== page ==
Olympic education in Britain

Kohe, G. and Chatziefstathiou, D. (2017) Olympic education in Britain. In: Naul, R., Beander, D., Rychtencky, A. and Culpan, I., eds. Olympic Education: An International Review. Oxford: Routledge. ISBN 9780415678544

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In the United Kingdom, Olympic education was a distinct part of planning, celebrating, and delivering the London 2012 Olympic and Paralympic Games and remains a feature of legacy debates in the post-London 2012 epoch (Armour & Dagkas, 2012; Griffiths & Armour, 2013; Kohe, 2015; Kohe & Bowen-Jones, 2015). Not unlike previous host-cities, the London Organising Committee for the Olympic Games (LOCOG, in conjunction with the British Olympic Association [BOA] and British Paralympic Association [BPA]), developed educational materials and platforms (to be discussed shortly) that both fulfilled the movement’s imperatives to promote Olympism as a social/civilising project but also, quite strategically, engaged public audiences and educational practitioners and communities, enmeshed with central government sport and physical activity policy, and aligned with Physical Education’s core practices and remit (Bloyce & Lovett, 2012; Bloyce & Smith, 2012; Bullough, 2012; Devine, 2013; Girginov, 2012).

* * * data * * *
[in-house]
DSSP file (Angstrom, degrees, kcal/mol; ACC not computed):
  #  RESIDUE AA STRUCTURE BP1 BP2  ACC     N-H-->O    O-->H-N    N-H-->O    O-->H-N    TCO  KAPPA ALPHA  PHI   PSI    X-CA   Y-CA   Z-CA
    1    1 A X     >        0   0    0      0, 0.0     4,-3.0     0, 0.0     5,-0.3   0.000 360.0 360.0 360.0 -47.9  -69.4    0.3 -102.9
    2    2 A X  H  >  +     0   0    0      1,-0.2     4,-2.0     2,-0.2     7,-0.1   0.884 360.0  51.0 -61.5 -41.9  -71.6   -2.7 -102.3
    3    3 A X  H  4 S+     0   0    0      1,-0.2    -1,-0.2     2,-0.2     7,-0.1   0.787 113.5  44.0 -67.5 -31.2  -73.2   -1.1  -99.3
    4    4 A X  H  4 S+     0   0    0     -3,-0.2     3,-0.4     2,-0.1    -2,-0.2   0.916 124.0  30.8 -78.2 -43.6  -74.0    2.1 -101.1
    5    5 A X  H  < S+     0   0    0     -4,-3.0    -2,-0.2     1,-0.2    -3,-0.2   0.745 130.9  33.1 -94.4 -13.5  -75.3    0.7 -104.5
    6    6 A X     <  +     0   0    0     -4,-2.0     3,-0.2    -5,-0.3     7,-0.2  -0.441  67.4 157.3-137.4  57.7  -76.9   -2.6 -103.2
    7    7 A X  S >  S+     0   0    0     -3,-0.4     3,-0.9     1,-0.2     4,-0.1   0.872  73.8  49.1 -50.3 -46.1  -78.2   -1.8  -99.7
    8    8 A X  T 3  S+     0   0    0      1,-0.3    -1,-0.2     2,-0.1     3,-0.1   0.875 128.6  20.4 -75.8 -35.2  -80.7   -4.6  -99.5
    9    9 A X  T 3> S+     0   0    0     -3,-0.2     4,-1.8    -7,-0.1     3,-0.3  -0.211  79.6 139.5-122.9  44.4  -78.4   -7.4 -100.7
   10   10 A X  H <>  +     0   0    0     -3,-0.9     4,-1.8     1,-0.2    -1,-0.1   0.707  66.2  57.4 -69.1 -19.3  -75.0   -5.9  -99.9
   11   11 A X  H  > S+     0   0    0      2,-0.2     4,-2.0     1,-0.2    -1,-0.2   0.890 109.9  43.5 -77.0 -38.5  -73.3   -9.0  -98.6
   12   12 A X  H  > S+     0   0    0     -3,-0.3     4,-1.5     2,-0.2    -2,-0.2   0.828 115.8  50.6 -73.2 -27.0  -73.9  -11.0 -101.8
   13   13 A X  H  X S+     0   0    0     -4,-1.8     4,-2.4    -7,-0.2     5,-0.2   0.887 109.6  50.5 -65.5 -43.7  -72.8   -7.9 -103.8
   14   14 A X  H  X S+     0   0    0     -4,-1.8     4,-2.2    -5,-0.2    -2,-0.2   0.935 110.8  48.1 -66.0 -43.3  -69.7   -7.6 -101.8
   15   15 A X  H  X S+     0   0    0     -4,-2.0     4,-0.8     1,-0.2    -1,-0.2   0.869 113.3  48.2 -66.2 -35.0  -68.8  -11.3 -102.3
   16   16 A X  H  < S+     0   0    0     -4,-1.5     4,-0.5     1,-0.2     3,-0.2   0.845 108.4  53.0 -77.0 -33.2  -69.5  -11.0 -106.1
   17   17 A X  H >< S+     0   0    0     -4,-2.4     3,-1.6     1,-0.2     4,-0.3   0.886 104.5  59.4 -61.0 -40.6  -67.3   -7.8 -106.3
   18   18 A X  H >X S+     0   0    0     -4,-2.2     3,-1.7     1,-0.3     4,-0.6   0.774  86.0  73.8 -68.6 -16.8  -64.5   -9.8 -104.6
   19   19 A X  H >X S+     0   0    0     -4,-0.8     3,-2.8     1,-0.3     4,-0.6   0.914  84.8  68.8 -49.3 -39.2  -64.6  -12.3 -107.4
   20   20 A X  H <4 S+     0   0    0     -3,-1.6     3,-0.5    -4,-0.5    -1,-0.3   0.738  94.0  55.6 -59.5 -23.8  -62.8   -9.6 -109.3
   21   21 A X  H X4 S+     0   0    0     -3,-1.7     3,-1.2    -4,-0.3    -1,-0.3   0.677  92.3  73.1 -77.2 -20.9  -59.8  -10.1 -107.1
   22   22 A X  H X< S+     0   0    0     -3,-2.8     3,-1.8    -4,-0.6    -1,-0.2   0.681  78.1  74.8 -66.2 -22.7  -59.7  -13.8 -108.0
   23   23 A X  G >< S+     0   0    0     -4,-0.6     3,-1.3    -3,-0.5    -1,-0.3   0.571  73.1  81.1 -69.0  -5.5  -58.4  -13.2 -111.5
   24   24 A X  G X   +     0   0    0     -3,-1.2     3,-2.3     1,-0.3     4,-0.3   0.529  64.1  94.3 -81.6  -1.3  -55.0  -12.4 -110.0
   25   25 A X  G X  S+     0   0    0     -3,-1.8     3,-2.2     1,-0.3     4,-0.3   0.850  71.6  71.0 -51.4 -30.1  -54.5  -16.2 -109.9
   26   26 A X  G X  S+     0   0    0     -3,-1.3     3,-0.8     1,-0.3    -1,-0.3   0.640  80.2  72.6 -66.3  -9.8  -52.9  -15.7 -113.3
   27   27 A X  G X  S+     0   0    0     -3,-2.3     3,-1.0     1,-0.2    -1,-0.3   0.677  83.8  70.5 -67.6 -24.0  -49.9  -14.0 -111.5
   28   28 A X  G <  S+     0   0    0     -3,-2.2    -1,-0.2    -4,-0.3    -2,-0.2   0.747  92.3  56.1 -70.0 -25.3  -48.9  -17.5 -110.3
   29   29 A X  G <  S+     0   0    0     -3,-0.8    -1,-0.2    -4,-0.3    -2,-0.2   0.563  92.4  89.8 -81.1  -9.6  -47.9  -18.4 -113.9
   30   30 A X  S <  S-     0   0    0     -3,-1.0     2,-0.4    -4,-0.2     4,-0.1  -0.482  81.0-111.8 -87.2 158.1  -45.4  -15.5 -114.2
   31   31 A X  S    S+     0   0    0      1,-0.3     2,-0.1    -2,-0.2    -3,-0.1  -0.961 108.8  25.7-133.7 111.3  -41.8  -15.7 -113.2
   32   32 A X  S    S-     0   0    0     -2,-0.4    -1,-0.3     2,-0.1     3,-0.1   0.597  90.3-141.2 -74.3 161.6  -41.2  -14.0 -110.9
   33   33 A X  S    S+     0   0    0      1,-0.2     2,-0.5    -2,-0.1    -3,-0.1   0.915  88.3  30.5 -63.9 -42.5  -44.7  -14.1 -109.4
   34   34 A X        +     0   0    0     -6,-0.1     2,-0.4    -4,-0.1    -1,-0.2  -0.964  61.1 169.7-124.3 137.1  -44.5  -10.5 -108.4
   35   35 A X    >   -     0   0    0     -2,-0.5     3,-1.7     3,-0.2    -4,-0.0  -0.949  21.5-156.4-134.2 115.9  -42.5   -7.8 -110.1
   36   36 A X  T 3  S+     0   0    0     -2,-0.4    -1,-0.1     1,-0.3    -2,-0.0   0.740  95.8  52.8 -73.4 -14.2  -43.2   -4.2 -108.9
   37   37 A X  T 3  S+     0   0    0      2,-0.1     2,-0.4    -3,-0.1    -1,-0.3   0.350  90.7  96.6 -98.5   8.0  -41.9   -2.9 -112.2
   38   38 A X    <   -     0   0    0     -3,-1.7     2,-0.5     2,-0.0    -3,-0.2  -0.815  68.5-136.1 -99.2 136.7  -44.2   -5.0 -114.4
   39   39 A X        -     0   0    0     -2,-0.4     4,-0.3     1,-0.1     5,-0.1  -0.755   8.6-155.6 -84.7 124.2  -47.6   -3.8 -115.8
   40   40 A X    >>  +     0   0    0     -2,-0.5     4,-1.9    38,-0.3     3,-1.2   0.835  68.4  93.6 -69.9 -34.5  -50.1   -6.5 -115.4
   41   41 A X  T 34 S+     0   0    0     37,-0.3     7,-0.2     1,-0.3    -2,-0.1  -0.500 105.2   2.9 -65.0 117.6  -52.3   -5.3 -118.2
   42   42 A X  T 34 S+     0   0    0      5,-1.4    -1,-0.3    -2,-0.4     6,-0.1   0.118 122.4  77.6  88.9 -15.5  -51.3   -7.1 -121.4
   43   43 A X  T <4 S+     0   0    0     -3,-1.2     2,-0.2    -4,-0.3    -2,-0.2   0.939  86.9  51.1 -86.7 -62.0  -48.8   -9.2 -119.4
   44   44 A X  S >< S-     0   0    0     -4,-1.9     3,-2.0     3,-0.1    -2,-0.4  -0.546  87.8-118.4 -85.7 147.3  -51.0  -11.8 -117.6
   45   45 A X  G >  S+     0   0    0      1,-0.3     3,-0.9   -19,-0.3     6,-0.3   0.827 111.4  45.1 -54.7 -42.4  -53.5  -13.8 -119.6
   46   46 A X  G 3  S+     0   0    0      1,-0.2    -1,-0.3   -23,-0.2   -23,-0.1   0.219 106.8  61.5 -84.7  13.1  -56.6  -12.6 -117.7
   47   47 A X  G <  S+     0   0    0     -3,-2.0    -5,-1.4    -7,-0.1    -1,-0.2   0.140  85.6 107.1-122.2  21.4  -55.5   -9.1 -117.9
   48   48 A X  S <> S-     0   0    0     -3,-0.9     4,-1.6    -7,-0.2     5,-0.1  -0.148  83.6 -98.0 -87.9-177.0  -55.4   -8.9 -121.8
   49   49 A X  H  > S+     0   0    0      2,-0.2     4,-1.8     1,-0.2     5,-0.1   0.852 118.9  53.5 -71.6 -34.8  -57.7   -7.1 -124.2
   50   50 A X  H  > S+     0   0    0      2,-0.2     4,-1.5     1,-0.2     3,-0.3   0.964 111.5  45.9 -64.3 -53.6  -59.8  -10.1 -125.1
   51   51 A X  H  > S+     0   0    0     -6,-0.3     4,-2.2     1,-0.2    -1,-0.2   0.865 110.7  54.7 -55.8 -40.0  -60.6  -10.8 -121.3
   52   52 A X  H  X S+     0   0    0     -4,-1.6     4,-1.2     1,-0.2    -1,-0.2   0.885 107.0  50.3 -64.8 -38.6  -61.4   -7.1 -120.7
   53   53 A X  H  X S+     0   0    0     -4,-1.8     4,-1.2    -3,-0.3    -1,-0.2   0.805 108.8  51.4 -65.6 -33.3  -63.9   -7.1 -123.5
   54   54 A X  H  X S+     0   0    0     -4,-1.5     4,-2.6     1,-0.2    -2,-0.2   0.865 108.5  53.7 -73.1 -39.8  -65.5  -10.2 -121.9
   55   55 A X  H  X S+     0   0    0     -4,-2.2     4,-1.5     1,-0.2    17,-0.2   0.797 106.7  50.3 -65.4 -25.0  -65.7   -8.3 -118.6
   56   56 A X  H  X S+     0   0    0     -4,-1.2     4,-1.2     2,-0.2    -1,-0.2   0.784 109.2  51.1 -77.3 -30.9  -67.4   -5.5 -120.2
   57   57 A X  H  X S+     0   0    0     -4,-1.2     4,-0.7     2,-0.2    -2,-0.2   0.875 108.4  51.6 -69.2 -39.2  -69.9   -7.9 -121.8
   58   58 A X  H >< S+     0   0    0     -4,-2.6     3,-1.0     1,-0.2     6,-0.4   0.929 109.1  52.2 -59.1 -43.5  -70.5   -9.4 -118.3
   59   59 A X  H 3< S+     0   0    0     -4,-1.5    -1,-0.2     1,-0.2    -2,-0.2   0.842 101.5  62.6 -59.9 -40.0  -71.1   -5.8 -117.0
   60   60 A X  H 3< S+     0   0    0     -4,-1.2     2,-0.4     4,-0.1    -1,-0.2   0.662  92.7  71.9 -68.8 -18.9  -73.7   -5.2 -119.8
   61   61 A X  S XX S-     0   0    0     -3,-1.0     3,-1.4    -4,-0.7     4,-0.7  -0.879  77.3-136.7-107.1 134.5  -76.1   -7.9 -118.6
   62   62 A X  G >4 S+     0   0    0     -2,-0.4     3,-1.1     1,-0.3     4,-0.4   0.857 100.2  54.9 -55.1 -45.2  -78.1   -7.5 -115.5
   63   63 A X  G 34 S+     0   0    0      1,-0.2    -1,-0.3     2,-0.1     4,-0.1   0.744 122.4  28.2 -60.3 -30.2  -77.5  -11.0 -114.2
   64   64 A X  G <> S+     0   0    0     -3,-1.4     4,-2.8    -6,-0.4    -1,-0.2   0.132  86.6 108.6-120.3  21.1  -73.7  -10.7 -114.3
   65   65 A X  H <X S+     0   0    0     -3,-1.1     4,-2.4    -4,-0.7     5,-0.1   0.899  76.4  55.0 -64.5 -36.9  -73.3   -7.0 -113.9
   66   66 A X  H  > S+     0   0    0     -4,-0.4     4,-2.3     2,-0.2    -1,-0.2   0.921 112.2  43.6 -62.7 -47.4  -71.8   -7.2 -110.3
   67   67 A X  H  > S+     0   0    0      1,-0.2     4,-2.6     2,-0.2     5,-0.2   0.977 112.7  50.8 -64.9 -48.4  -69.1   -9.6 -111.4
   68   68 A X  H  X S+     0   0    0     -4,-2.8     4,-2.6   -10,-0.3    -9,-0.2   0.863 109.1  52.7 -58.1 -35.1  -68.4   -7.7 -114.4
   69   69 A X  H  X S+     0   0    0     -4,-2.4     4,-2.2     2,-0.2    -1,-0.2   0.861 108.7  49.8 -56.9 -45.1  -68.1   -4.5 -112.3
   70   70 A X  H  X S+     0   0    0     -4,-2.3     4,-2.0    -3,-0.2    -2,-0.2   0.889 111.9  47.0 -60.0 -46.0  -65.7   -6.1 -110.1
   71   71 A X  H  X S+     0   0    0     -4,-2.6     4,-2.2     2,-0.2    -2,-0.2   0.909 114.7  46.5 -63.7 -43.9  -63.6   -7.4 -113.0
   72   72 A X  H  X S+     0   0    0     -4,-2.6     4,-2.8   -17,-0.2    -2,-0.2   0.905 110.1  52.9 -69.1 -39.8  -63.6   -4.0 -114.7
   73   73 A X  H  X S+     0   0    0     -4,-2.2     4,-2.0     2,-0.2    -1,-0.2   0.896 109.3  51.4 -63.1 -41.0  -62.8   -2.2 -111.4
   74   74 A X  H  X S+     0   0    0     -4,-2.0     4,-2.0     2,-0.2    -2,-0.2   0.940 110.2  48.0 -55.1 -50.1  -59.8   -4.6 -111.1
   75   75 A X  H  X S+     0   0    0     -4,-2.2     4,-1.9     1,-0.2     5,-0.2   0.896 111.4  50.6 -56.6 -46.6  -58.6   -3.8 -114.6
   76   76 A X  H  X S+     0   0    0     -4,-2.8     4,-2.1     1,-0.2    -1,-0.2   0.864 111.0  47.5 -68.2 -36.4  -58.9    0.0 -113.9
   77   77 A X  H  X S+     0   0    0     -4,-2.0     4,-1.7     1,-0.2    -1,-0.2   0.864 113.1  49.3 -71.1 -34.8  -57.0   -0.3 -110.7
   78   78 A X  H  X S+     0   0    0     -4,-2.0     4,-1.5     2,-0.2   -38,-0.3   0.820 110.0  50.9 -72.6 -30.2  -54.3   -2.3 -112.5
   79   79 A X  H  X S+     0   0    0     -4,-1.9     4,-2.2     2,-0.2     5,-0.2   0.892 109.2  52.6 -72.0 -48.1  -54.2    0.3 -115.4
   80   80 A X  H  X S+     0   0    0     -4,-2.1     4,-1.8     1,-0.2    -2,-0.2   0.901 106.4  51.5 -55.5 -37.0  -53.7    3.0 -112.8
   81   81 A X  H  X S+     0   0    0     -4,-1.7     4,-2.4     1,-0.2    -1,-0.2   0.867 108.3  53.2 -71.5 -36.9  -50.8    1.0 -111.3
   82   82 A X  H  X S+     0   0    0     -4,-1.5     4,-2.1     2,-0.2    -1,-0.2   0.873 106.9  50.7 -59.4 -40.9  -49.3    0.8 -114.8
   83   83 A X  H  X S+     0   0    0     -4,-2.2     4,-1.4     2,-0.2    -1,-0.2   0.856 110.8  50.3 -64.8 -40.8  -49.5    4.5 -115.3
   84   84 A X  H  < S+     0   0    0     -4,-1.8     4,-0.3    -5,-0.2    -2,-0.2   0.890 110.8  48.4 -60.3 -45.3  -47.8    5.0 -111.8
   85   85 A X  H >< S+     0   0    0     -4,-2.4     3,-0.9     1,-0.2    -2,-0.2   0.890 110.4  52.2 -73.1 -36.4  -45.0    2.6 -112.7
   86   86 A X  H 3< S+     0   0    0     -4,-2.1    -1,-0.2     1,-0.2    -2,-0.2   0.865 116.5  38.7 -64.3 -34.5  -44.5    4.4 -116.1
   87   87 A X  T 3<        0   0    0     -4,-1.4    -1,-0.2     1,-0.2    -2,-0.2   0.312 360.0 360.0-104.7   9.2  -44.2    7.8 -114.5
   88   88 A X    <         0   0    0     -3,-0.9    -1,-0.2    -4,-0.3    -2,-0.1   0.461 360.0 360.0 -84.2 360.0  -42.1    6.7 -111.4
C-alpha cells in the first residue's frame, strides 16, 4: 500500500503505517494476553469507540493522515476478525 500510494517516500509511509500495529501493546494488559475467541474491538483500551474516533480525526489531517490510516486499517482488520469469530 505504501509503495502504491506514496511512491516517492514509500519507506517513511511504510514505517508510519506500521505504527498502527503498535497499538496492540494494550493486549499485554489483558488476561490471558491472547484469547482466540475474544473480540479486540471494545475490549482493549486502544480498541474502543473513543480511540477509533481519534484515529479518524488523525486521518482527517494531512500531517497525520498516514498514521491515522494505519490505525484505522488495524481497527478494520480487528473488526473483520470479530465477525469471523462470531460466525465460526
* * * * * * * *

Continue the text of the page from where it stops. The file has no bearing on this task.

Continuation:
Our specific interest in this chapter is to examine facets of Olympic education in the United Kingdom and explore possibilities for its effective and meaningful development in the future. First, we briefly detail how the political and policy context of the London 2012 Olympic and Paralympic Games provided the backdrop for the establishment of education resources and consider the roles of various stakeholders (e.g., LOCOG, the BOA, Physical Educators, community sport providers) in this period. We discuss how resources such as the Get Set digital platform (www.getset.co.uk), Kent 20in12 (www.kent20in12.org.uk) programme, and sport participation initiatives of the Youth Sport Trust (www.youthsporttrust.org) are contoured by London 2012 rhetoric. Lastly, and to redress what we believe are some of the limitations of Olympic education in the UK and writ large, we advocate for a pedagogical reimagining of Olympic education. Essentially, we suggest, a reconceptualization of both philosophy and praxis that is more flexible, critical, ethically orientated, theoretically engaged, and cultural sensitive and sensible.

Item Type: Book Section
Subjects: G Geography. Anthropology. Recreation > GV Recreation Leisure > GV0712 Athletic contests. Sports events
L Education > L Education (General)
L Education > LC Special aspects of education
Divisions: Faculty of Social and Applied Sciences > School of Human and Life Sciences
Depositing User: Dr Dikaia Chatziefstathiou
Date Deposited: 30 May 2017 12:09
Last Modified: 30 May 2017 12:09
URI: https://create.canterbury.ac.uk/id/eprint/15840

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Last edited: 29/06/2016 12:23:00